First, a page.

From now onwards, the Ministry of Health (MOH) will be focusing its daily updates on the progress of the country’s vaccination scheme in addition to the daily case numbers. The daily updates will also now include a breakdown of the number of people who have developed a severe form of COVID-19 and their vaccination status.
However, it will no longer share details of each new COVID-19 case in the community such as information on the person’s age, occupation, the date they tested positive or places they had visited.
In a statement on Tuesday (29 June), the MOH said that this approach is taken as the country moves towards a new phase of battling the pandemic.
The decision, made by the multi ministry task force spearheading nationwide efforts against COVID-19, is part of a “strong focus on preventing the virus from spreading, vaccinating our population and starting the process to transit to a new normal,” said the statement.
“Besides daily numbers, we will include information on the key trends of the local situation, clusters we are monitoring, the progress of vaccination and the number of people who suffered a severe form of the disease,” it added.
Previously, the MOH had provided detailed information on each new community case including when they were tested positive, places they had visited and which cases they had been linked too, as well as whether they had been vaccinated.
In the first of its new form of daily updates on Tuesday, MOH noted that there have been five new community cases, four of which are linked to previous cases and have already been quarantined. The remaining one is linked to a previous case and was detected through surveillance.
There were also five imported cases reported, all of whom have been placed on Stay-Home Notice or isolation upon arrival.
The update also included a progress report on the national vaccination programme, noting that a total of 2.09 million people have received both doses of the vaccine.
News of the MOH’s change in reporting strategy has sparked frustration among netizens on The Straits Times Facebook page, however.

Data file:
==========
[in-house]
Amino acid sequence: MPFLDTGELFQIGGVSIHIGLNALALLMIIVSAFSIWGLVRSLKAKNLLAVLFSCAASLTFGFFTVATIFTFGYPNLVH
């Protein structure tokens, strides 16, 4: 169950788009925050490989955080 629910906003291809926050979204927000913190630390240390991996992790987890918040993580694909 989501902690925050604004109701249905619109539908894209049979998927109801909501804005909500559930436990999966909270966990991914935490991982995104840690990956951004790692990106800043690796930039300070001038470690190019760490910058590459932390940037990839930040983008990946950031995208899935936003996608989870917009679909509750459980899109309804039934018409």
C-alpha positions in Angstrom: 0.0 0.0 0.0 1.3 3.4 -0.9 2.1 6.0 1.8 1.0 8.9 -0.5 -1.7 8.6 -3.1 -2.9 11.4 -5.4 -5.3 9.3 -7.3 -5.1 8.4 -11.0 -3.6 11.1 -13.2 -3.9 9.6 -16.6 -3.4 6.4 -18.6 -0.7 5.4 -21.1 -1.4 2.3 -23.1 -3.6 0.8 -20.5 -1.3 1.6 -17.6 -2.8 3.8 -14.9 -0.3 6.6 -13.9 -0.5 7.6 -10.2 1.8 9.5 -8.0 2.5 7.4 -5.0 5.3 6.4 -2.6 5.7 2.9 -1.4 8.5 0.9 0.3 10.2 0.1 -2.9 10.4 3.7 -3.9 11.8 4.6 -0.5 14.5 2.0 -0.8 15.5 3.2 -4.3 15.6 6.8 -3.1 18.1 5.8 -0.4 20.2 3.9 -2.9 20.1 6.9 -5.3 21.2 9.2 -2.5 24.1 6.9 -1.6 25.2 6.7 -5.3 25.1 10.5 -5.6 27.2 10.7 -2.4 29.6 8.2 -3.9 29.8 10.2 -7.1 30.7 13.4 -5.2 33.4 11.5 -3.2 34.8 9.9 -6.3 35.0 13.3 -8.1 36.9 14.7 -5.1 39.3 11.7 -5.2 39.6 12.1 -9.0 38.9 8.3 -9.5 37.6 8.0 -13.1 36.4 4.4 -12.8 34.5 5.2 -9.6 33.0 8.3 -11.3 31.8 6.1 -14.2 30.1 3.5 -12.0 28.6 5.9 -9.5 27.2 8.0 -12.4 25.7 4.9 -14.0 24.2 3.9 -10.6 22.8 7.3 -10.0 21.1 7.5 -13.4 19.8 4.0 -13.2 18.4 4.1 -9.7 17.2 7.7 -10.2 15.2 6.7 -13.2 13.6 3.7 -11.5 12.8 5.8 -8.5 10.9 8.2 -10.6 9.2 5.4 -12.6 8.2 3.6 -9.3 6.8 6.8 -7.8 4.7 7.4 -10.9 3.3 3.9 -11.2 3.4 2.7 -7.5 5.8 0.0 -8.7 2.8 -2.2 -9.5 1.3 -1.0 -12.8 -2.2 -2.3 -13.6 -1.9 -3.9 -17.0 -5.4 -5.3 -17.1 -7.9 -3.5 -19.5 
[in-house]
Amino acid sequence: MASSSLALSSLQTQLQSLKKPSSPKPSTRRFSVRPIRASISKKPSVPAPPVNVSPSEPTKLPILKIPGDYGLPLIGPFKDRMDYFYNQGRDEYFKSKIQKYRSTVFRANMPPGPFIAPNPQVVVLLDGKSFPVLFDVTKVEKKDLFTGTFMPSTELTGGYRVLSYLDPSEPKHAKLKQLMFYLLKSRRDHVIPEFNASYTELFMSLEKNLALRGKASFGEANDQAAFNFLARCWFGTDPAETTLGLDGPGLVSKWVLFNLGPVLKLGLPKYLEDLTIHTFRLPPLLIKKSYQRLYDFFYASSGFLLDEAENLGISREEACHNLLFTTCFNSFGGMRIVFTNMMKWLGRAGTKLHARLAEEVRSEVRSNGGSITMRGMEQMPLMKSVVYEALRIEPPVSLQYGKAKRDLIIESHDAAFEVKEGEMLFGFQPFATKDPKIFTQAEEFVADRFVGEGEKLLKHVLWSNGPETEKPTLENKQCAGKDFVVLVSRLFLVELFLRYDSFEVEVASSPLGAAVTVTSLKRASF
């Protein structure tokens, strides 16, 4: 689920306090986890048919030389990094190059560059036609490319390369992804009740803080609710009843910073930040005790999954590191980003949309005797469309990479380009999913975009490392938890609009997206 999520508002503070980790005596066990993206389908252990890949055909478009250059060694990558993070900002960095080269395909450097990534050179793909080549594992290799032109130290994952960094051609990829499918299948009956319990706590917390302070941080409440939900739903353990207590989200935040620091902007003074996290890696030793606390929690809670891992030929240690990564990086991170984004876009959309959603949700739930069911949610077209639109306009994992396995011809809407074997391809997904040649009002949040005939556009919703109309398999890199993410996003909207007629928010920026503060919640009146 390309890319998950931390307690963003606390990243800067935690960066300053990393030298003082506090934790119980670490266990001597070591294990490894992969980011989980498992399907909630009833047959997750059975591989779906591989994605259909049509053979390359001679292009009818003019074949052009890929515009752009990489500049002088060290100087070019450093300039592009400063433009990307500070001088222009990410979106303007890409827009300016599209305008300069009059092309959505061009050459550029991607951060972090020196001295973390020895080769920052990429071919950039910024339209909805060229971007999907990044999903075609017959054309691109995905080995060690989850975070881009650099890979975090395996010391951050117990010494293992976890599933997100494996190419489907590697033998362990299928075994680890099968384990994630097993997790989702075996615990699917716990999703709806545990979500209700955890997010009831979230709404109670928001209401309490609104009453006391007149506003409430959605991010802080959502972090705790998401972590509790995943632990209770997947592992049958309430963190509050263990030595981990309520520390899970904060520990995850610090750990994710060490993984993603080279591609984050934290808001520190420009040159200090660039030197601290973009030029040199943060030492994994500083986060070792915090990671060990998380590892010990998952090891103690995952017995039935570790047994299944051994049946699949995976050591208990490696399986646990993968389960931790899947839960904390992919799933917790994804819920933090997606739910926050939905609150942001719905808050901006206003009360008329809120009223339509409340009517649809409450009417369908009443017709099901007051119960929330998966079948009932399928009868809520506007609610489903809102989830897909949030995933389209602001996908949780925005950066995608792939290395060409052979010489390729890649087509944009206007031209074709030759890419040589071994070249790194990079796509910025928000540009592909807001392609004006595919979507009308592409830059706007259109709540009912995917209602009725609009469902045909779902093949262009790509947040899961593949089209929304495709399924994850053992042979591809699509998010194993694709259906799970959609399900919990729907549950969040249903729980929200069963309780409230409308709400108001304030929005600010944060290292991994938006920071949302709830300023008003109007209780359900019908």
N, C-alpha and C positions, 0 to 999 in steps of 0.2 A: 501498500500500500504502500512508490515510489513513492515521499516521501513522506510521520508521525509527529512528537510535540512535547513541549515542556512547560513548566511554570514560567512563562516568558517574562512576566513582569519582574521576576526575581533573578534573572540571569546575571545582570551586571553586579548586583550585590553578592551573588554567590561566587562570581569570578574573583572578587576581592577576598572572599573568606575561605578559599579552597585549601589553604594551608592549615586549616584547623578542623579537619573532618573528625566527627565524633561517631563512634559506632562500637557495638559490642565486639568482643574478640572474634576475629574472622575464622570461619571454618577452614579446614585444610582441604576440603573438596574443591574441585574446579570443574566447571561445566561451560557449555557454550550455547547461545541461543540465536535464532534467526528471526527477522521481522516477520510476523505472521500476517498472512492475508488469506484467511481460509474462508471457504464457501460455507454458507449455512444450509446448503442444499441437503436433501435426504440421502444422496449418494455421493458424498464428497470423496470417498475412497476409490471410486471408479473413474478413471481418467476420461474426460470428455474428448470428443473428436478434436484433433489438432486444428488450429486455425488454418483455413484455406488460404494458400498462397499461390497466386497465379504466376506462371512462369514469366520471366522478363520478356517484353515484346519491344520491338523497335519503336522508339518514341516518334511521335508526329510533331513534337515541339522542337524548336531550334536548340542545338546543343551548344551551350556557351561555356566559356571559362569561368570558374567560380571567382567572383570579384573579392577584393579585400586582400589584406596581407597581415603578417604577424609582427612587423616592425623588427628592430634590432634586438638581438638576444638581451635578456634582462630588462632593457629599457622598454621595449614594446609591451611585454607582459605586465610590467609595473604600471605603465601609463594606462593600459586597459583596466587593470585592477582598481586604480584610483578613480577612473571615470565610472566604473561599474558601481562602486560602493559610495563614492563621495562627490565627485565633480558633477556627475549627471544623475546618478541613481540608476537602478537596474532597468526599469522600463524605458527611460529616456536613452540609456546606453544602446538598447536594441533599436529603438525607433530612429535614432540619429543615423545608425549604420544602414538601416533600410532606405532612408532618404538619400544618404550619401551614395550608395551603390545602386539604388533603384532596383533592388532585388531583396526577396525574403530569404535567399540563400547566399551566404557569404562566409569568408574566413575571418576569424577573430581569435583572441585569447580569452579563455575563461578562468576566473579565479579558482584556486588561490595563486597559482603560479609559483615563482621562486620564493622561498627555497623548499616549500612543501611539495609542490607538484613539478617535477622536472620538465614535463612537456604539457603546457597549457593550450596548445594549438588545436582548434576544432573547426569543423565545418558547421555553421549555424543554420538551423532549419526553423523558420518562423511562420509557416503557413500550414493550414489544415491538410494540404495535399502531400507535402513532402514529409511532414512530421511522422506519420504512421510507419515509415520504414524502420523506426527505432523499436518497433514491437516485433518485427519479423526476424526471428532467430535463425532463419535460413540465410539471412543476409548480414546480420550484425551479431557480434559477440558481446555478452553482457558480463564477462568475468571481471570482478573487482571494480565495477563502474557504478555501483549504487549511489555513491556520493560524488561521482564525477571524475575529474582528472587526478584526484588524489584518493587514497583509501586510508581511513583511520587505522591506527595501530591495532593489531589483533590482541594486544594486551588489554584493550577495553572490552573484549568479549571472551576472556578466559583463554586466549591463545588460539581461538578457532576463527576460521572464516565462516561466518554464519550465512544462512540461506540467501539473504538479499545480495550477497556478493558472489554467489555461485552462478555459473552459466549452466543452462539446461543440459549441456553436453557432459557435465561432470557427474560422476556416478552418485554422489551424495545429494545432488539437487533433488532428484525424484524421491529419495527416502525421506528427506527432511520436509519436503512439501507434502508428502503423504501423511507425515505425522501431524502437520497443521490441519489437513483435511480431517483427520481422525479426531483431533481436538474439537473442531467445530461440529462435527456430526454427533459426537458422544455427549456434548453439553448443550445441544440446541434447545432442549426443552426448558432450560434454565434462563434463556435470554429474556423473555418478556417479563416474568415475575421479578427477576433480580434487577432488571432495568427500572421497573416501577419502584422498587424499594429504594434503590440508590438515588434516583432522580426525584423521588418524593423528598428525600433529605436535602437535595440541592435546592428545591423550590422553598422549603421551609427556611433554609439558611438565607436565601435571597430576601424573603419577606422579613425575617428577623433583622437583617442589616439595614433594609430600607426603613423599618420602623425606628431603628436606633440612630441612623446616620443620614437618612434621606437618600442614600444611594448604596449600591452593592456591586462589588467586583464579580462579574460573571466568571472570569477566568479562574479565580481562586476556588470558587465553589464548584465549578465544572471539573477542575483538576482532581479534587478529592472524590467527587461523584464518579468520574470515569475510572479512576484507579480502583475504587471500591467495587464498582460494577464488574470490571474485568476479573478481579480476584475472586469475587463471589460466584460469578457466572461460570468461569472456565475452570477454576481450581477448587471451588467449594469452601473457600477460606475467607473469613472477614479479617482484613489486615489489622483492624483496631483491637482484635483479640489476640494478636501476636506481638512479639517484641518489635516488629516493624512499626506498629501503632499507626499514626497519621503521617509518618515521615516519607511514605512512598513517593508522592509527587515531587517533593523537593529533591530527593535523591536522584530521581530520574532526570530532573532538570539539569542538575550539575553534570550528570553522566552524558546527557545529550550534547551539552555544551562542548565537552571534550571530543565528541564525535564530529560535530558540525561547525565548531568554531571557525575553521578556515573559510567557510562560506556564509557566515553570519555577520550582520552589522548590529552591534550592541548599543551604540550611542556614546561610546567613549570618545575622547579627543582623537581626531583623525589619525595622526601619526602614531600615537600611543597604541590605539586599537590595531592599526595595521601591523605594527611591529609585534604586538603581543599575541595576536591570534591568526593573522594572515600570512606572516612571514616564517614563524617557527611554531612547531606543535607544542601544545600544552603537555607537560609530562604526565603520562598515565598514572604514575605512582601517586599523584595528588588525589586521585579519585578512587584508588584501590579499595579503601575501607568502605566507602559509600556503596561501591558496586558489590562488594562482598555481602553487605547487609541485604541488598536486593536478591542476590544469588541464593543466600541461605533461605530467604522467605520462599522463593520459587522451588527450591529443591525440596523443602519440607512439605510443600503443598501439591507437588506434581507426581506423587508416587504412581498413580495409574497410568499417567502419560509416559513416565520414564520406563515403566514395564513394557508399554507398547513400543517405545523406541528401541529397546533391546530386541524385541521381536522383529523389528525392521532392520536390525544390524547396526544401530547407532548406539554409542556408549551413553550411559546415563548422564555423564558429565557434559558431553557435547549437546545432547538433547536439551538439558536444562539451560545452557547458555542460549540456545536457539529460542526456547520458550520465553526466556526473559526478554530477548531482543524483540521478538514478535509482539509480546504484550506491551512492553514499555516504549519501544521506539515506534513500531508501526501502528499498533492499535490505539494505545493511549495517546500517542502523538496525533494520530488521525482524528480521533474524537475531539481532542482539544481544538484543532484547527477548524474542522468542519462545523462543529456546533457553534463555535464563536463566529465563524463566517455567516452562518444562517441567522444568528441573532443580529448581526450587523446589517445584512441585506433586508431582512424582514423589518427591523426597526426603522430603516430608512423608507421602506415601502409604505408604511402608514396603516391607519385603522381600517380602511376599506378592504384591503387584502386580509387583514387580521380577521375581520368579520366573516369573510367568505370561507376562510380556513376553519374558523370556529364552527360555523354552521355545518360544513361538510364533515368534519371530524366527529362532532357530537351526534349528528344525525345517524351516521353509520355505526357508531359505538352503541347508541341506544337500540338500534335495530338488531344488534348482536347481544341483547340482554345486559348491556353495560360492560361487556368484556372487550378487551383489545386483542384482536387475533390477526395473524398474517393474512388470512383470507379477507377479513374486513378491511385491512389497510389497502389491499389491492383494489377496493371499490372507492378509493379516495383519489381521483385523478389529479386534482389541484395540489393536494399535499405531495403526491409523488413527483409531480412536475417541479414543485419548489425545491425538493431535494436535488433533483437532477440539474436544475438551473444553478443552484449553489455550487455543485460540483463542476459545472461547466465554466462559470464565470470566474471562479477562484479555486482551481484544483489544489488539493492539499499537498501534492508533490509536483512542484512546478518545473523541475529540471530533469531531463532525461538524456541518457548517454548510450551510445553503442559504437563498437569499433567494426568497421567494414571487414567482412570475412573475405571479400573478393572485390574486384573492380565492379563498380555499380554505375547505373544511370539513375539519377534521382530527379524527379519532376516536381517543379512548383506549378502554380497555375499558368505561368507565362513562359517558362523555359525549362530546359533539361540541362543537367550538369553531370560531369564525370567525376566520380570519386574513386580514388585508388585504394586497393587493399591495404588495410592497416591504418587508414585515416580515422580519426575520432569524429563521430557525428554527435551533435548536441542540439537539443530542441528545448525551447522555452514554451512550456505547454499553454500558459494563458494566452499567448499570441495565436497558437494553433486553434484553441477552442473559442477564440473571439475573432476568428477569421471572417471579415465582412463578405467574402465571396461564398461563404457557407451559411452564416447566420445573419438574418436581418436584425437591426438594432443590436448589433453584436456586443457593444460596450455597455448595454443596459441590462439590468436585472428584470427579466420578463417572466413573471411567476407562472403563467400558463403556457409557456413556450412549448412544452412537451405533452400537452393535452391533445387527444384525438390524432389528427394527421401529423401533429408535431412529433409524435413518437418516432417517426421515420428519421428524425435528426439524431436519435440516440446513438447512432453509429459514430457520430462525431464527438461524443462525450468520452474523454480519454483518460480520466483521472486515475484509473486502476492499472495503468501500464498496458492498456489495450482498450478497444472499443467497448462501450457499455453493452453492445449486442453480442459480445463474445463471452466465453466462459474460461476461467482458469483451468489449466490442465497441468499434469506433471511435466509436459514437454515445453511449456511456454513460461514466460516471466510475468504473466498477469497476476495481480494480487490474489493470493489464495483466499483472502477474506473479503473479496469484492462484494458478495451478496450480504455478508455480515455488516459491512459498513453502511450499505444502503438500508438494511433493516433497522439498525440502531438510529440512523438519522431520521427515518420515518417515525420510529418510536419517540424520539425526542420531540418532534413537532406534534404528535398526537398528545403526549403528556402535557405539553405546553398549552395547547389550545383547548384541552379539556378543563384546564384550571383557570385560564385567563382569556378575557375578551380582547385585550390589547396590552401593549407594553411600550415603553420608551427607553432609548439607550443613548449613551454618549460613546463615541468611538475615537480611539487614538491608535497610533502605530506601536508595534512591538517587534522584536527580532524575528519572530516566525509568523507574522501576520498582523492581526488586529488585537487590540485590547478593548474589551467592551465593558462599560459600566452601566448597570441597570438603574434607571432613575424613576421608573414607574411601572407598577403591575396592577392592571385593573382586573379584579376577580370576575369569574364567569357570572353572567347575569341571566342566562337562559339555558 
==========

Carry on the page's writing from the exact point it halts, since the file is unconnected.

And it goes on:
Many have pointed out that information such as where a positive community case might have visited is vital to the public to know if they might have been at risk and to know which places to avoid to limit the spread.
A couple of people questioned the point of continuing to use the TraceTogether system if the public isn’t given information on locations visited by infected cases.
One person described the move as “fishy” while another said the authorities should be able to report both details on community cases as well as progress on the vaccination program instead of just one or the other.
Others have also argued that it is the government’s responsibility to be transparent, with one person noting that a lack of transparency could lead to public distrust.
One person said that withholding such information could even lead to people thinking that they can “lax and continue to behave like pre-covid” times.
Another person posited that if the numbers are not coming directly from the government, people could get them elsewhere which may not be accurate, thus starting a “circle of blame”.
Another person also wondered why the MOH has decided to change how they share information, pointing out that the ministry had been fine with sharing details on new cases before this.
Even so, there were a few people who seem to be in favour of the move as a way of reducing public alarm and “obsession” over daily cases, citing “covid fatigue”.